"Given that lenders did not succeed in the effort to raise conventional loan limits, highly-visible measures such as the outright repeal of Wall Street reform are unlikely," said RealtyTrac.com spokesman Jim Saccacio. "Instead, look for smaller and softer changes, things which are more politically acceptable and easier for elected officials to defend."
One seemingly-logical change could be an end to loan modification programs.
For instance, $45.6 billion was set aside for the Troubled Asset Relief Program (TARP). This is the federal effort which houses the Home Affordable Modification Program (“HAMP”). To date HAMP has helped more than 720,000 families get new mortgages with better terms.
The HAMP program faces several hurdles: It's scheduled to end in 2012, only $2.5 billion (5.4%) of the $45.6 billion has actually been used and the program is hardly perfect: more than 750,000 loan modifications have been canceled.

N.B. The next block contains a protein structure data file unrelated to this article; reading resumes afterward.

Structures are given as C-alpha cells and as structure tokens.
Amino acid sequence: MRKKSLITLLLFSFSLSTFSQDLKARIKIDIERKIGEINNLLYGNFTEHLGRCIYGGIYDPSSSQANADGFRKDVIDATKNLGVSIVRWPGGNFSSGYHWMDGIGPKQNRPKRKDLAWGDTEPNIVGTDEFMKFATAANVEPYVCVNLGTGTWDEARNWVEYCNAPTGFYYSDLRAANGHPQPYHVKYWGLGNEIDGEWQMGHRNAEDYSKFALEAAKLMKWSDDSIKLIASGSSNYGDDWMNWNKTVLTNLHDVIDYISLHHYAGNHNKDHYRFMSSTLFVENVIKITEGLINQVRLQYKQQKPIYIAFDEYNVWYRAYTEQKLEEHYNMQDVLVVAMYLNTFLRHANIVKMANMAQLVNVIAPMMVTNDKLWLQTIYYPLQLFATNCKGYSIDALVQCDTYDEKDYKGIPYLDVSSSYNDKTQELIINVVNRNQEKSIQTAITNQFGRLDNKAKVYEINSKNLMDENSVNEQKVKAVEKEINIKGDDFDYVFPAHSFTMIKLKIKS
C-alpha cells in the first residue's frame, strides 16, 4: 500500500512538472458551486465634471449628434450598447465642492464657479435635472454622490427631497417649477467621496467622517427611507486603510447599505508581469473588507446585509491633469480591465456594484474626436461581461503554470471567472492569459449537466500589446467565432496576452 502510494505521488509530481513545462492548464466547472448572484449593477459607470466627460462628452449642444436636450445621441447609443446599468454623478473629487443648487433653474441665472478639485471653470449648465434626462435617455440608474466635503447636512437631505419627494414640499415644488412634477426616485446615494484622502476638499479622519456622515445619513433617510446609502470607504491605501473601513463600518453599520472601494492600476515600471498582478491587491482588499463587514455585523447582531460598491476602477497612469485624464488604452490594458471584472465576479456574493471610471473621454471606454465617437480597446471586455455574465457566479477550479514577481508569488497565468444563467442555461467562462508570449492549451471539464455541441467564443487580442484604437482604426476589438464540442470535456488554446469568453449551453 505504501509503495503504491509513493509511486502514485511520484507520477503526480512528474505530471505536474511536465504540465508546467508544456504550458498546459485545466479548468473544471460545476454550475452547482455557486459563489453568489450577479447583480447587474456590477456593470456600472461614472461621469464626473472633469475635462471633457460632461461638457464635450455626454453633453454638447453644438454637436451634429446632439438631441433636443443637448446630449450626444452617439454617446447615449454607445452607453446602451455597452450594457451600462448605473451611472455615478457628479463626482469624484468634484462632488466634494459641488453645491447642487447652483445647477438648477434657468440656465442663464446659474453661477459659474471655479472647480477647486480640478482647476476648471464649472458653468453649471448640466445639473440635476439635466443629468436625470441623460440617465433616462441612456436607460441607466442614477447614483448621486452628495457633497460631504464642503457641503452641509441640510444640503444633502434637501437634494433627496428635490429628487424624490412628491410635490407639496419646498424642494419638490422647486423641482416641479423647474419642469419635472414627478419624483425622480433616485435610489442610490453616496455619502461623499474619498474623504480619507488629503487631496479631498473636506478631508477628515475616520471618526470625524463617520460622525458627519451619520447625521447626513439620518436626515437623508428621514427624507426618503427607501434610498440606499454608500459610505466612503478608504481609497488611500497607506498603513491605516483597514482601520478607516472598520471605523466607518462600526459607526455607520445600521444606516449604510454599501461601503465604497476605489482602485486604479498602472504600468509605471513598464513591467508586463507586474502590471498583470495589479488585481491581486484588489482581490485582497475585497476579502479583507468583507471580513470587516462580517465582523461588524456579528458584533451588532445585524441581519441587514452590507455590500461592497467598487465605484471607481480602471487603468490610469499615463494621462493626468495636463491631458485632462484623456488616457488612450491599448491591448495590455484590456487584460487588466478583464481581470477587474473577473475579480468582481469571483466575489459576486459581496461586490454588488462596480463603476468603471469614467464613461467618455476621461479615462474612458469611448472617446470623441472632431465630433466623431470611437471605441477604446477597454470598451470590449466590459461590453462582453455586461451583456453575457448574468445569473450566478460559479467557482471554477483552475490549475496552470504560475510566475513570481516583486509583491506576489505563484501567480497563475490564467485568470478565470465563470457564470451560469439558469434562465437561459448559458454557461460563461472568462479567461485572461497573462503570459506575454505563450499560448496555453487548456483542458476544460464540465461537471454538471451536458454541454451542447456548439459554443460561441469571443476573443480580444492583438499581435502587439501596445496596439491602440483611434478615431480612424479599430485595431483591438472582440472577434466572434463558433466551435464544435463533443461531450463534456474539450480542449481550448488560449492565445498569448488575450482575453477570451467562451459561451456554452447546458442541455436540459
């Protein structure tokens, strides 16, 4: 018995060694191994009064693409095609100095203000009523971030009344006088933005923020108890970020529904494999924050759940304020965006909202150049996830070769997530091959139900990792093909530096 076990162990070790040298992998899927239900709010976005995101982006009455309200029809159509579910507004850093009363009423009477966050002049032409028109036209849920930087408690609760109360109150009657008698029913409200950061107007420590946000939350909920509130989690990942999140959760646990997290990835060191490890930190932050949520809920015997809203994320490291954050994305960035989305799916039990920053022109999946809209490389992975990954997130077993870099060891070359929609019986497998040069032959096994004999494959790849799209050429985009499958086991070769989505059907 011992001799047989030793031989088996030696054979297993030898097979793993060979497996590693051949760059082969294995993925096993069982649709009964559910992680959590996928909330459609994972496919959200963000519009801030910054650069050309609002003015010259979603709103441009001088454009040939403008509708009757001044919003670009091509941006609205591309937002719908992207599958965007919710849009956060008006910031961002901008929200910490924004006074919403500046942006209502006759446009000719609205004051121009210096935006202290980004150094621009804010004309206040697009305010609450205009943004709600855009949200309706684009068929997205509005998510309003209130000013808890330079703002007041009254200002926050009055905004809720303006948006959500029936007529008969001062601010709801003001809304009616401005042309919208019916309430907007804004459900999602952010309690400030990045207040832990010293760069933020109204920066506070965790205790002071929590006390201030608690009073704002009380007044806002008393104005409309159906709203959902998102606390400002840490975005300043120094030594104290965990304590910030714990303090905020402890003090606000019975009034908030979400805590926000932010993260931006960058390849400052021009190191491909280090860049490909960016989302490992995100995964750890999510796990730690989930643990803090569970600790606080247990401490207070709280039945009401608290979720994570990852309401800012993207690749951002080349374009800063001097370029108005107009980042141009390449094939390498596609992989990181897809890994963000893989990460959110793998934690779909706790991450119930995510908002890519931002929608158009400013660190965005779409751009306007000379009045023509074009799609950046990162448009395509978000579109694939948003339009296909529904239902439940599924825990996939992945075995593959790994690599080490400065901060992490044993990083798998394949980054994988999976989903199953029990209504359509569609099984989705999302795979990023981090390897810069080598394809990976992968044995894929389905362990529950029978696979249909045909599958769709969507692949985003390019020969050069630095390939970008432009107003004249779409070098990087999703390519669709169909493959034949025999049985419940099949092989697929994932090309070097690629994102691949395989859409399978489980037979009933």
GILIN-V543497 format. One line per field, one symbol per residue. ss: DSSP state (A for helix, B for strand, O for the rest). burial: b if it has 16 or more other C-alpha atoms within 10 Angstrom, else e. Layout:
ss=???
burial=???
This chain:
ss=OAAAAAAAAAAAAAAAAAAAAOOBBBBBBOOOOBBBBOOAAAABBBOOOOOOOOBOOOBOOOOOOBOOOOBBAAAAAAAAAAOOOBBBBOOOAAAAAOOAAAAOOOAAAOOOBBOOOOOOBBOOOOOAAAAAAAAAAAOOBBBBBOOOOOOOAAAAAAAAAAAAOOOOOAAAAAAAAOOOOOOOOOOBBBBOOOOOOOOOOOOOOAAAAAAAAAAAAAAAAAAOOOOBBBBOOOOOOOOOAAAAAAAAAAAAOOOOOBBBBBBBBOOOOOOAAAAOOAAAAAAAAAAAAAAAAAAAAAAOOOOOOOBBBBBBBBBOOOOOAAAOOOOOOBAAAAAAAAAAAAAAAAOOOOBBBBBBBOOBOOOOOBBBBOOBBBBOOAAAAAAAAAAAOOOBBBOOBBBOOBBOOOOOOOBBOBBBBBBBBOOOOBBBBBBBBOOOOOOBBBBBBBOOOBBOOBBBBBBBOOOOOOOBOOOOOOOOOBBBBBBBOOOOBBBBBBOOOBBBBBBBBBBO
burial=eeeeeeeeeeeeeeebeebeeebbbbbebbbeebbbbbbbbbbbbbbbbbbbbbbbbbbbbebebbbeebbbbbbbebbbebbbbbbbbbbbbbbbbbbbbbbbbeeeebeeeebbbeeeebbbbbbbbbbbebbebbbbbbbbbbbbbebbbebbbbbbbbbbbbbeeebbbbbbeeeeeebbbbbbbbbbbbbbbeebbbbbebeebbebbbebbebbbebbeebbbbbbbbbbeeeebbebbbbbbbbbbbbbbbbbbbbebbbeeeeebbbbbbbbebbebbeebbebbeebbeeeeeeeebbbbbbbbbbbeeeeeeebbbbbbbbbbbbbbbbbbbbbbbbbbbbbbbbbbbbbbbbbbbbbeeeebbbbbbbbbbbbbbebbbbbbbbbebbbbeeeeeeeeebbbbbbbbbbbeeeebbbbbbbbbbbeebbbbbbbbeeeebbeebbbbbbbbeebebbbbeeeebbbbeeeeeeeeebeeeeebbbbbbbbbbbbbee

Without new authorization the HAMP program can simply dry up with most funds unspent — a budget-balancing plus. The catch is that hundreds of thousands of additional borrowers may face foreclosure if there's no modification program in place.
But an end to HAMP would also swell lender foreclosure inventories. That would add pressure to push down home prices, especially in major foreclosure centers. The asset value of lender inventories — their real estate owned — would decline. That's not good for balance sheets or stock prices.
So the irony is this: Lenders may well use some of their political clout to support renewed HAMP funding. It's a program many lenders dislike, but it's better than a marketplace without a modification option.
Peter G. Miller is syndicated in newspapers nationwide and operates the consumer real estate site, OurBroker.com.